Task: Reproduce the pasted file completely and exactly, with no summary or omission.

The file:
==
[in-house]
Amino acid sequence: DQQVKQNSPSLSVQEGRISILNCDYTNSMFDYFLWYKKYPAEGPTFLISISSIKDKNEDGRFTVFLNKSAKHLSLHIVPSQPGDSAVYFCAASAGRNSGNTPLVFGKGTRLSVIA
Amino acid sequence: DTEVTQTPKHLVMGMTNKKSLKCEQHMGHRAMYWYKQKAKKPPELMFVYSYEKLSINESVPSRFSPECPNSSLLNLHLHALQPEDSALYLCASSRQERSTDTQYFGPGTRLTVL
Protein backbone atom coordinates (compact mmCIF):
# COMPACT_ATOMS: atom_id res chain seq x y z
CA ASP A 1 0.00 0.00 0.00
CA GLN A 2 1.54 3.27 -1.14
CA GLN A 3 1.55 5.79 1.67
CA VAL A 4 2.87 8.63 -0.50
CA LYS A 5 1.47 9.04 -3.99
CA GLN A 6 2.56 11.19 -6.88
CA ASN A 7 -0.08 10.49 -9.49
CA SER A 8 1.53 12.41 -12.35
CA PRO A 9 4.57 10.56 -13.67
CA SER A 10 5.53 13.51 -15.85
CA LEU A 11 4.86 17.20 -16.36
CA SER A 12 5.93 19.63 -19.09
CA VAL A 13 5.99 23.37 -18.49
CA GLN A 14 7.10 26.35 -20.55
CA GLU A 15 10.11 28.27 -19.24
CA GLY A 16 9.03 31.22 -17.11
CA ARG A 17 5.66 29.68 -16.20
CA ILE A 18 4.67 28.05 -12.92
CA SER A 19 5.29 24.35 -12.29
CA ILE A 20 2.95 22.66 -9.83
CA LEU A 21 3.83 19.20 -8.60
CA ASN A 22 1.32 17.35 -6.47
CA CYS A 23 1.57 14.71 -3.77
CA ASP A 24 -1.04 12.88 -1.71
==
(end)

[in-house]
Amino acid sequence: DQQVKQNSPSLSVQEGRISILNCDYTNSMFDYFLWYKKYPAEGPTFLISISSIKDKNEDGRFTVFLNKSAKHLSLHIVPSQPGDSAVYFCAASAGRNSGNTPLVFGKGTRLSVIA
Amino acid sequence: DTEVTQTPKHLVMGMTNKKSLKCEQHMGHRAMYWYKQKAKKPPELMFVYSYEKLSINESVPSRFSPECPNSSLLNLHLHALQPEDSALYLCASSRQERSTDTQYFGPGTRLTVL
Protein backbone atom coordinates (compact mmCIF):
# COMPACT_ATOMS: atom_id res chain seq x y z
CA ASP A 1 0.00 0.00 0.00
CA GLN A 2 1.54 3.27 -1.14
CA GLN A 3 1.55 5.79 1.67
CA VAL A 4 2.87 8.63 -0.50
CA LYS A 5 1.47 9.04 -3.99
CA GLN A 6 2.56 11.19 -6.88
CA ASN A 7 -0.08 10.49 -9.49
CA SER A 8 1.53 12.41 -12.35
CA PRO A 9 4.57 10.56 -13.67
CA SER A 10 5.53 13.51 -15.85
CA LEU A 11 4.86 17.20 -16.36
CA SER A 12 5.93 19.63 -19.09
CA VAL A 13 5.99 23.37 -18.49
CA GLN A 14 7.10 26.35 -20.55
CA GLU A 15 10.11 28.27 -19.24
CA GLY A 16 9.03 31.22 -17.11
CA ARG A 17 5.66 29.68 -16.20
CA ILE A 18 4.67 28.05 -12.92
CA SER A 19 5.29 24.35 -12.29
CA ILE A 20 2.95 22.66 -9.83
CA LEU A 21 3.83 19.20 -8.60
CA ASN A 22 1.32 17.35 -6.47
CA CYS A 23 1.57 14.71 -3.77
CA ASP A 24 -1.04 12.88 -1.71